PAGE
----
Accessories: Pocket Boom Portable Vibration Speaker, demoed with Nokia N9 and Nokia Lumia 800 (Video and Pics Review))

| January 30, 2012 | 15 Replies

The folks at MobileFun sent this to me aaages ago but never got around to posting due to other commitments, but now with much of the heavy term and exams over for a while, I’m able to look at accessories again. What we’re looking at is the Pocket Boom Portable Speaker.



  • Instructions
  • 1 x Pocket Boom
  • 1 x USB power cable (short)
  • 2 x replacement sticky pads

The Pocket Boom

What’s so special about the Pocket Boom? It isn’t just like any other portable speaker.  It’s one of those conduction speakers where sound is conducted through the object it’s attached to, creating the sound you hear. I’ve lost the packaging and instructions but I do remember it saying something about cardboard working great. And indeed it does. I’ve got a couple of videos to share with you guys, one just hands on with the Pocket Boom and the other with music.

Hands on 

Performance Demo

Around the device:

The Pocket Boom feels really sturdy and has a kind of rubbery feel on the outside. When put away, the Pocket Boom fits into the hand in the shape of an attractive black capsule pill. The on/off switch, power indicator and DC IN are all together. Unfortunately you can’t charge batteries this way, it’s just for powering. The cables are discretely hidden away with the 3.5mm jack tucked around the bottom yet still easy to pull out.

The top side opens out into a dome that reveals the speaker cable. This extends past the length of my external keyboard (possibly 30cm+?) so you can rest your pocket boom near your music player and have it attached to your desired surface. The head of the speaker is where sound comes from. This has a sticky pad bid that you should use to attach to your surface. This can be taken off and reattached. The more solid the attachment, the clearer the sound.

However, when the sticky circular pad looses its stickiness, sound does begin to muffle as the airwaves push against the speaker and the surface so less conducted sound and instead more distortion. You are provided with two replacement sticky pads but I think there should be more. Also note that you should note that one side of the pad is much more stickier than the other. Make sure the more permanent side sticks to your speaker.

Now you’ve extended the speaker, something really cool is how you get it back out. I did this wrong in the video but what you do is put the cap on the main body, hold both ends and just keep the main body. This will nicely wind up your cables and if you align the notches as in the first picture, it’ll close tightly on that to help keep the lid closed.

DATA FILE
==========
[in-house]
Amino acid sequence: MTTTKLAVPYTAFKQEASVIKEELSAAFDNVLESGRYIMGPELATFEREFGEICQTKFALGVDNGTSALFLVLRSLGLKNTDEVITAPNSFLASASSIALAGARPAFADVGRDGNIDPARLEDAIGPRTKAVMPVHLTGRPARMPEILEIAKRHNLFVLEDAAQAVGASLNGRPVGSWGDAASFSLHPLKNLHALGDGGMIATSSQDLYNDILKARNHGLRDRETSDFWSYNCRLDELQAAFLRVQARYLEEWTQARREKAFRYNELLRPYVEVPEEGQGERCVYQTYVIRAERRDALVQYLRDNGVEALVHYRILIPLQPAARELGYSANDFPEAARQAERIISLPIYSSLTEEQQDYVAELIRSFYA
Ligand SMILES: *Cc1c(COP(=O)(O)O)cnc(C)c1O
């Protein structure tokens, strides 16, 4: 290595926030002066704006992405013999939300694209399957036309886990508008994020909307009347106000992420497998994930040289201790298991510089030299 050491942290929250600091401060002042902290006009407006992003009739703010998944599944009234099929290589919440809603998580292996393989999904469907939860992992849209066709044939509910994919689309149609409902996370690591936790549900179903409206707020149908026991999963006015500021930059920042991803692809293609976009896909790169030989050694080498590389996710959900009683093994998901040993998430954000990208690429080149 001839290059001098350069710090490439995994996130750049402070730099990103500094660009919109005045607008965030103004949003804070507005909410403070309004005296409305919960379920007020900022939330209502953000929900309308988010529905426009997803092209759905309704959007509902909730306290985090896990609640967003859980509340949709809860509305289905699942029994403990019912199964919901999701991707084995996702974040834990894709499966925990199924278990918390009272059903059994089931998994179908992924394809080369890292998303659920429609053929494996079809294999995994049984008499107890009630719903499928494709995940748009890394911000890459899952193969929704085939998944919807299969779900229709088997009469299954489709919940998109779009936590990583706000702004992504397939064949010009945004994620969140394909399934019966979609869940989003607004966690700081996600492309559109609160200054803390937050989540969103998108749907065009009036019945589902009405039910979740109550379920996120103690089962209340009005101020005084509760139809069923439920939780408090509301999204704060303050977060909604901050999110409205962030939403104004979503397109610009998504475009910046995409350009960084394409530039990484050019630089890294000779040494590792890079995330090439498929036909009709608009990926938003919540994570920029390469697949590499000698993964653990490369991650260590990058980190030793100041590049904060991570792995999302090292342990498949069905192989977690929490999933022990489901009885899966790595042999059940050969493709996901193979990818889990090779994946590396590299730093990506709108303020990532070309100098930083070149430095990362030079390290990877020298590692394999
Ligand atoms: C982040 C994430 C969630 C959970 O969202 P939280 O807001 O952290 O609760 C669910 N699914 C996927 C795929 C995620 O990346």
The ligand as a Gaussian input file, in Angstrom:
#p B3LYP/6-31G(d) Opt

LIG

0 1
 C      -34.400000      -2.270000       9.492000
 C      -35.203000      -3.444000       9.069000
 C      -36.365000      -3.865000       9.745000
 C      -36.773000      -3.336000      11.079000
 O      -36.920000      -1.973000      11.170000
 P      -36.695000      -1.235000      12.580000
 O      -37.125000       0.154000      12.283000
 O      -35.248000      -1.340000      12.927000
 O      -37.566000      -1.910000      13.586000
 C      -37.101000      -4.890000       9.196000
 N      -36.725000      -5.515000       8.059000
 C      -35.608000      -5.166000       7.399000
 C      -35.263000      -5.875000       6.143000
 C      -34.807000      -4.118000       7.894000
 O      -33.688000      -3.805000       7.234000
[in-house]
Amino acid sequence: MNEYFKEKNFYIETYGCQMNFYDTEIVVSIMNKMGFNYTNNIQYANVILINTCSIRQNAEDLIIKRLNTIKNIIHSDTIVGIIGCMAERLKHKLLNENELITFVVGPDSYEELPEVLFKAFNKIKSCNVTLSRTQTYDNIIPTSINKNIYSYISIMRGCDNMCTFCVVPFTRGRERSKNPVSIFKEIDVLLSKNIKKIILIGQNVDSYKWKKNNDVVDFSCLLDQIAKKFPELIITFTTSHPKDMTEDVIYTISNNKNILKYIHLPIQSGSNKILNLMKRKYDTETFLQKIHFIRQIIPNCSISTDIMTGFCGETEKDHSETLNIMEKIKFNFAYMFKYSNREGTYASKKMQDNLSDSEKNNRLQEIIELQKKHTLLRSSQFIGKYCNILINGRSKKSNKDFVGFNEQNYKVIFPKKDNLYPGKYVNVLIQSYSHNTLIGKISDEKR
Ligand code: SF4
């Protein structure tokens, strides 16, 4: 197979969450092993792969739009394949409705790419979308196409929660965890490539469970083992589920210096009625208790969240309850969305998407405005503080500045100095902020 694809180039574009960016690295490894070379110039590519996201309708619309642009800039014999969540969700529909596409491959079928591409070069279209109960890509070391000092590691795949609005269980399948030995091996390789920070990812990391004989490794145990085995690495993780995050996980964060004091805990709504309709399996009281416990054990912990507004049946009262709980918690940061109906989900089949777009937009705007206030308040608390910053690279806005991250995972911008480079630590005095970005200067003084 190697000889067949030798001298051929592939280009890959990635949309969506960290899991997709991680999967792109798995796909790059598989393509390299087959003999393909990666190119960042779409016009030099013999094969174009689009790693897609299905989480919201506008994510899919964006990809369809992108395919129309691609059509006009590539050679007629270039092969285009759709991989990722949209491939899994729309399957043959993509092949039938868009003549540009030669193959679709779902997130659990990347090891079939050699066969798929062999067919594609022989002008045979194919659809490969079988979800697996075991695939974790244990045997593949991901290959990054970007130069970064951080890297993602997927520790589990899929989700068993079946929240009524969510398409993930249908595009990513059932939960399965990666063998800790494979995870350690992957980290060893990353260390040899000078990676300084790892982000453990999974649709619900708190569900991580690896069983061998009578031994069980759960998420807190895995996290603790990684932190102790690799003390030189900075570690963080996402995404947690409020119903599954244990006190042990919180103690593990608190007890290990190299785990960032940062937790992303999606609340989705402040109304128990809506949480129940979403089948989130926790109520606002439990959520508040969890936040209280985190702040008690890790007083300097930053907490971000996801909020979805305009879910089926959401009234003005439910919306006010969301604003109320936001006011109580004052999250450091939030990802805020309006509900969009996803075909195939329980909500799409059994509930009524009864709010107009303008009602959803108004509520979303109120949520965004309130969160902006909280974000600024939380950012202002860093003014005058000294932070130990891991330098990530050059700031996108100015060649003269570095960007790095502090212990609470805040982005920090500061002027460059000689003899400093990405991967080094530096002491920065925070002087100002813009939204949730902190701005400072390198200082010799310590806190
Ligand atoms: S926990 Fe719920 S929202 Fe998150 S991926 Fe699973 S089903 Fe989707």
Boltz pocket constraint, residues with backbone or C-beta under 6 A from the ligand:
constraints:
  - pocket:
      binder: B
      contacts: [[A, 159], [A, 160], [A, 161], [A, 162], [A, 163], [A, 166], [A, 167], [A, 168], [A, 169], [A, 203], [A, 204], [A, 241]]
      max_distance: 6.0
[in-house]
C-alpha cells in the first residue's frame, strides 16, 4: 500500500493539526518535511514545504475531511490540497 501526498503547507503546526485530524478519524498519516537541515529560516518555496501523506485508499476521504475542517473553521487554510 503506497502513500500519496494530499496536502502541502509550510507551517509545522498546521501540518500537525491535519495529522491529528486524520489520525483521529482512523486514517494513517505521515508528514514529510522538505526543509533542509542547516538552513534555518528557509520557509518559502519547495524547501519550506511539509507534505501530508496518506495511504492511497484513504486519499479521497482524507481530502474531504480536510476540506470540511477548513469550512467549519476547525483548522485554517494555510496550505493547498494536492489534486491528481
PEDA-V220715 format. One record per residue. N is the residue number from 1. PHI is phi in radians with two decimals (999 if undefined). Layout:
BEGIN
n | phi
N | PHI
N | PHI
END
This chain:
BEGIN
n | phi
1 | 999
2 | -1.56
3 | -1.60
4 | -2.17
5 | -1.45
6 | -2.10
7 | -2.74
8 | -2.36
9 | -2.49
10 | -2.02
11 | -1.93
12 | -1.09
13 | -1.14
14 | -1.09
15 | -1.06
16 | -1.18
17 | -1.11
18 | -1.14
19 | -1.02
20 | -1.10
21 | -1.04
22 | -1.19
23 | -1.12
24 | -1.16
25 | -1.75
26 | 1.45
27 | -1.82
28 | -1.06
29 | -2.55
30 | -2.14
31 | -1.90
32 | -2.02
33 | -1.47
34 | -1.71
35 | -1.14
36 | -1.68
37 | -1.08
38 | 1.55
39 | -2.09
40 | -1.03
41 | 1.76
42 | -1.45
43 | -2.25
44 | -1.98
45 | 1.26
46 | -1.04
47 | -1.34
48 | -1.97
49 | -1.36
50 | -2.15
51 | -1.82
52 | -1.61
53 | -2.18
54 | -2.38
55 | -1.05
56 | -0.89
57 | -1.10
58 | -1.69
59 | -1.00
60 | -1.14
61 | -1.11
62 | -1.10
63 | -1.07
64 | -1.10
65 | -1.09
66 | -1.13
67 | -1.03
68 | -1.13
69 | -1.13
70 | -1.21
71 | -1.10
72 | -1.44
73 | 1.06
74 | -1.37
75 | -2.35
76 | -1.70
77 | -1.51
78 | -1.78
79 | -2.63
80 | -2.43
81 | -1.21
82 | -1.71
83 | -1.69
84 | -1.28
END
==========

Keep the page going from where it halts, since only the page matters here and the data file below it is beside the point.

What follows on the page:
This takes two AAA batteries which are easily accessible with a nice and rigid battery cover that’s easy to put back.



For something so tiny, it really does pack a booming punch, with distinct bass that gets louder and clearer the bigger the cardboard box you use.

Note, it doesn’t have to be a cardboard box, it can be the table, the TV, your forehead etc. When it is not attached to anything you won’t be able to hear much, but attach it to the right thing and it sounds great. It is significantly louder than the phone speakers and for something that is so tiny, it produces sound that’s relatively quite clear (provided you have good attachment) and respectable bass.

Check this video out again, start at about 3:25

Battery wise, well I’ve not tested it long enough where the phone won’t die first.


It’s a funky little speaker with an awesome conduction twist. Solidly build, looks great and sounds awesome as long as it can firmly attach to the surface. Speakers as small as these are obviously not for audiophiles but they are a great option for folks that travel or just a nice geek thing to have. With just your phone, a pocket boom and and easily obtainable cardboard box (or other useful surfaces) you can have music a crowd of people can listen to on the go.

It would be nice if they included more sticky pads and made it clearer which way they should be attached. Also cool would be if there was some charging mechanism but I don’t know if that would bulk this up or make it

These can be picked up at MobileFun for £19.99, making it one of the less expensive conduction/vibration style speakers available (as well as being nicer looking)

Check out their other mobile phone speakers.



Category: Accessories, Nokia

About the Author ()

Hey, thanks for reading my post. My name is Jay and I'm a medical student at the University of Manchester. When I can, I blog here at and tweet now and again @jaymontano. We also have a twitter and facebook accounts @mynokiablog and Check out the tips, guides and rules for commenting >>click<< Contact us at tips(@) or email me directly on jay[at]